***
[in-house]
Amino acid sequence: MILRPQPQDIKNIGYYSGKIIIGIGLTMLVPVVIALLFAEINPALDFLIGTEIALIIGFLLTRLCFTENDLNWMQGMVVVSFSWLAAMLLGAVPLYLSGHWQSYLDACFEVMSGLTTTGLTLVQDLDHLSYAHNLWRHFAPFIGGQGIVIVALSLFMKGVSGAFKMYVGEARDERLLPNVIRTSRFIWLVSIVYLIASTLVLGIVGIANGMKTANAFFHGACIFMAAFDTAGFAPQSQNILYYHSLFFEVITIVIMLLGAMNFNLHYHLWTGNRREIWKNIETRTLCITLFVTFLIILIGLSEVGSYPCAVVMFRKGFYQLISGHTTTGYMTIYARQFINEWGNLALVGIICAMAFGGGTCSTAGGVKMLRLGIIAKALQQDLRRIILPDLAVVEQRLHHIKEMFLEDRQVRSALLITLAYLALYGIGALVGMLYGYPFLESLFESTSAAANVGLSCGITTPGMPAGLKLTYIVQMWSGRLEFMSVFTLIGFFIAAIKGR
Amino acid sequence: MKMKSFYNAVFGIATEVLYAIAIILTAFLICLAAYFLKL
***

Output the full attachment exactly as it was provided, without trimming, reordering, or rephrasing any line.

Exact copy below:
[in-house]
Amino acid sequence: MILRPQPQDIKNIGYYSGKIIIGIGLTMLVPVVIALLFAEINPALDFLIGTEIALIIGFLLTRLCFTENDLNWMQGMVVVSFSWLAAMLLGAVPLYLSGHWQSYLDACFEVMSGLTTTGLTLVQDLDHLSYAHNLWRHFAPFIGGQGIVIVALSLFMKGVSGAFKMYVGEARDERLLPNVIRTSRFIWLVSIVYLIASTLVLGIVGIANGMKTANAFFHGACIFMAAFDTAGFAPQSQNILYYHSLFFEVITIVIMLLGAMNFNLHYHLWTGNRREIWKNIETRTLCITLFVTFLIILIGLSEVGSYPCAVVMFRKGFYQLISGHTTTGYMTIYARQFINEWGNLALVGIICAMAFGGGTCSTAGGVKMLRLGIIAKALQQDLRRIILPDLAVVEQRLHHIKEMFLEDRQVRSALLITLAYLALYGIGALVGMLYGYPFLESLFESTSAAANVGLSCGITTPGMPAGLKLTYIVQMWSGRLEFMSVFTLIGFFIAAIKGR
Amino acid sequence: MKMKSFYNAVFGIATEVLYAIAIILTAFLICLAAYFLKL